I run around touching things, going in all the rooms and greeting them as the old friends they are. I rediscover caches of belongings left behind in my last minute tornado that I’d totally forgotten about. I put as many of them on as I can, as if to apologise for my absence.

Just a walk in the woods. Like countless before it.

We go for an anti-jetlag walk. I’m still wearing all my left-behind-belongings in an ensemble that could kindly be described as eccentric. I don’t care! I’m loving every moment.


I emerge from Oxford Circus like I have eleventy bajillion times before and take my usual exit. Can I still call it that? London is swathed in sunshine and it’s glorious, like I’m seeing it with new eyes. So this is why tourists love it so much.

Windsor, where I had my first yay England moment. The flags, the blue sky, and Windsor Castle peeking slyly over the Peascod Street <3

I sit in a cafe with an old friend for so long that the rain has returned by the time I leave. Of course, I have none of my London Gear with me so I try and duck between shops and overhangs to avoid the worst of it. I refuse to buy another emergency brolly from Tiger. Reality has well and truly returned.

My footprints fall on the same ground they did years ago, and decades ago. The buildings are the same, the weather is the same. Time is just one big loop; falling leaves return to their roots. I remember how I felt then, and the things that filled my head. But now, my shoes are from Kmart and my world is so much bigger. I’m about to start a(nother) whole new phase of life with my scary new job, and closing the door on the old one feels like another connection back to my life in the UK gently falls away. Like a ball of yarn that just stops.


There’s no reverse culture shock for me – how can I be shocked by home? Nonetheless, it’s like looking at the world through an antique mirror; slight distortions cause me to blink and shake my head every so often.

Sunset in the ever scenic Leamington. Don’t worry Mummy, I wore my best skirt.

But really, it’s just like everyone says. Familiar patterns return with ease. Things feel the same, yet different. I am the same, yet different. I fit, but I don’t; I’m one step removed now.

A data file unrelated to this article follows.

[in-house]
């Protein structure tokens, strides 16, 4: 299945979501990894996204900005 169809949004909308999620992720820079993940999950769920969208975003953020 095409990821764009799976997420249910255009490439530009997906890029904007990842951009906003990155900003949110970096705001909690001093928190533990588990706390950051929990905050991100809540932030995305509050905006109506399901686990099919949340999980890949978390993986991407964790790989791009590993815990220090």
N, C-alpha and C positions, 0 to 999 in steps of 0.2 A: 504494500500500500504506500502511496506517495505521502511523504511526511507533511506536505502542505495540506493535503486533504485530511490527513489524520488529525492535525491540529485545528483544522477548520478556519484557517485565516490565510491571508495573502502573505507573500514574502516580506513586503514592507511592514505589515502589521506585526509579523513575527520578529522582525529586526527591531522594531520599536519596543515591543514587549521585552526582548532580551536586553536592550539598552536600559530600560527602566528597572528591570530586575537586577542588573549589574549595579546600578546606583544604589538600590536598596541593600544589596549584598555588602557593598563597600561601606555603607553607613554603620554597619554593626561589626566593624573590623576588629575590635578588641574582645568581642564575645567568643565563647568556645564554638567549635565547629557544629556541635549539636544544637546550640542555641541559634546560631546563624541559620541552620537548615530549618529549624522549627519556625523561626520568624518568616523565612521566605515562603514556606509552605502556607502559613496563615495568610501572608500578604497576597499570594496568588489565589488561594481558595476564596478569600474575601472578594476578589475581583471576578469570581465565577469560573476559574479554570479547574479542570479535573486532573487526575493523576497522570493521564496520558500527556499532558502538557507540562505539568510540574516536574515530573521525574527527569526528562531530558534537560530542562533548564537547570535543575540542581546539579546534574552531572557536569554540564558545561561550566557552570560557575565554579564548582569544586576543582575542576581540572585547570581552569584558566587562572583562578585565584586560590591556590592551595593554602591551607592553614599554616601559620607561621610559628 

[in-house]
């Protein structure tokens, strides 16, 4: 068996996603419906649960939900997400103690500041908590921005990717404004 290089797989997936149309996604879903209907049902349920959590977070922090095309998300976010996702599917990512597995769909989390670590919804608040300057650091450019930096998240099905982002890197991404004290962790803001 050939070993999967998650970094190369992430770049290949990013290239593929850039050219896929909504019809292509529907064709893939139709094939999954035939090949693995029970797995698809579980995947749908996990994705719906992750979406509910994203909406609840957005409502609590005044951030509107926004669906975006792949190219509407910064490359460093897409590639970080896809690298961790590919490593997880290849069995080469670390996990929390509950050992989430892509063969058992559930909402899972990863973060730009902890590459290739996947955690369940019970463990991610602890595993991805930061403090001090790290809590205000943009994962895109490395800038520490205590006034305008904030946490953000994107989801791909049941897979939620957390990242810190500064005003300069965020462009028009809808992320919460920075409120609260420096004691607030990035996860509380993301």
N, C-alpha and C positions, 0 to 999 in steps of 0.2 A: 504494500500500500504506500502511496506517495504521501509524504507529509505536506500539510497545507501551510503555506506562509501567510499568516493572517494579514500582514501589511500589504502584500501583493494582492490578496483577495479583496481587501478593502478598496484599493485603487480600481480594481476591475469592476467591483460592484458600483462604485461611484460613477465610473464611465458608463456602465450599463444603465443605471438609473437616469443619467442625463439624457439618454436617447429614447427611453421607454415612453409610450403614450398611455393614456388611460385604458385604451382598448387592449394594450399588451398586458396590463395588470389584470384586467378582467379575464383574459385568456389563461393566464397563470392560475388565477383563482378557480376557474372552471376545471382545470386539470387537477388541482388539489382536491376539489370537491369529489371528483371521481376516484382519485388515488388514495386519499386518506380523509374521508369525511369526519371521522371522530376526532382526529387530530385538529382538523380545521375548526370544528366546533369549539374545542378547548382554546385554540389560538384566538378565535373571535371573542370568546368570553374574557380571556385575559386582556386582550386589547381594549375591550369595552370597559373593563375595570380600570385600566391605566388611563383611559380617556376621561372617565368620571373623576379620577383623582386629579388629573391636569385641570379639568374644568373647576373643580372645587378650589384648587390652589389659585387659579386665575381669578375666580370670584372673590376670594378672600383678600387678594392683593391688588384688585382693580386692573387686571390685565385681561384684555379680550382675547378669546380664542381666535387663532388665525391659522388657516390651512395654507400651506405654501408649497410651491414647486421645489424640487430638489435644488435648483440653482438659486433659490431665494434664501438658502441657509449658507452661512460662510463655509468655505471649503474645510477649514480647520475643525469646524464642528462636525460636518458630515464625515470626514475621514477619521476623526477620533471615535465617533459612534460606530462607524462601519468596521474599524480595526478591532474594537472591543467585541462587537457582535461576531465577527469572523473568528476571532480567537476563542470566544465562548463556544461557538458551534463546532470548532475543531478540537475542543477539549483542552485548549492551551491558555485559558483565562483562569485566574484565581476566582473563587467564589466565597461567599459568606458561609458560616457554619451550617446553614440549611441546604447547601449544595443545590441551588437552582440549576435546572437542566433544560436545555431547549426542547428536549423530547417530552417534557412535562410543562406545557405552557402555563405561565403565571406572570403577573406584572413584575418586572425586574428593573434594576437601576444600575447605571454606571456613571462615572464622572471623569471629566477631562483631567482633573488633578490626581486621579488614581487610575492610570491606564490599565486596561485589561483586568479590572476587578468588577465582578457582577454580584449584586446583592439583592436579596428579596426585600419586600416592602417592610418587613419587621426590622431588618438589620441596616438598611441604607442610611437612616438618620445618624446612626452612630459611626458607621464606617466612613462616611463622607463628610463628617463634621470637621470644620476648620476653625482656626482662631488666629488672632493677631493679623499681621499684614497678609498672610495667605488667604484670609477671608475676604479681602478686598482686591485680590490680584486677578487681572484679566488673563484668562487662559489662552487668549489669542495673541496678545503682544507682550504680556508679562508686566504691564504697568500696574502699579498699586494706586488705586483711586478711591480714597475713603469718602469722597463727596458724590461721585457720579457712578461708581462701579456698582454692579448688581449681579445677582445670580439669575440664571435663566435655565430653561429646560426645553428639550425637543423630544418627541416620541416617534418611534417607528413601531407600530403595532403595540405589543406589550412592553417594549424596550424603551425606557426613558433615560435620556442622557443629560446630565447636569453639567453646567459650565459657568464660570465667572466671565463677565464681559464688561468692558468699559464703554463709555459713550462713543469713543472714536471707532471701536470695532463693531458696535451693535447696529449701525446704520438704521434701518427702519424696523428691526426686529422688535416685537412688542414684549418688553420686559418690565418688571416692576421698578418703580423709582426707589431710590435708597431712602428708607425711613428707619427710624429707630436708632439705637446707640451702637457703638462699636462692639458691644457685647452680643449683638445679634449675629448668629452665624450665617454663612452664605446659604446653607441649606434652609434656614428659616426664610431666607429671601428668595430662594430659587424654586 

The world turns regardless.

Have you ever been back ‘home’ after a long absence? How did you feel?

-Rachel

Linking up with Kristen

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16 Comments

  1. 7th February 2019 / 19:16

    Oh, Rach, I am so sorry to hear about your granny!

    I’ve never experienced this myself, but every time we go back to Louisiana it’s a bit of an emotional whirlwind for Jesse. People expect him to be so elated to be back “home” – but that’s no longer home for him…. and whilst they’re all pretty much doing the same thing, our lives are constantly changing so friends and family often feel weird about it. It’s odd and hard to explain but I guess that’s what happens!

  2. 8th February 2019 / 03:35

    goodness, this made me so emotional.
    i cried when we were descending into sydney. i just kept saying i’m home, i’m home. and you really do look at everything with new eyes and it’s like your past is flashing in your mind constantly, everything is worthy of a story -there’s my school, there’s where i ran that one time, i’ve been to that shop, i used to catch that bus, i’ve seen that house a million times… and the distant/content thing. i totally get that.
    just, a lot of emotions. i am not looking forward to the first visit home after my nana. everything will be so different and i’m sure i will be a mess.
    all the hugs xx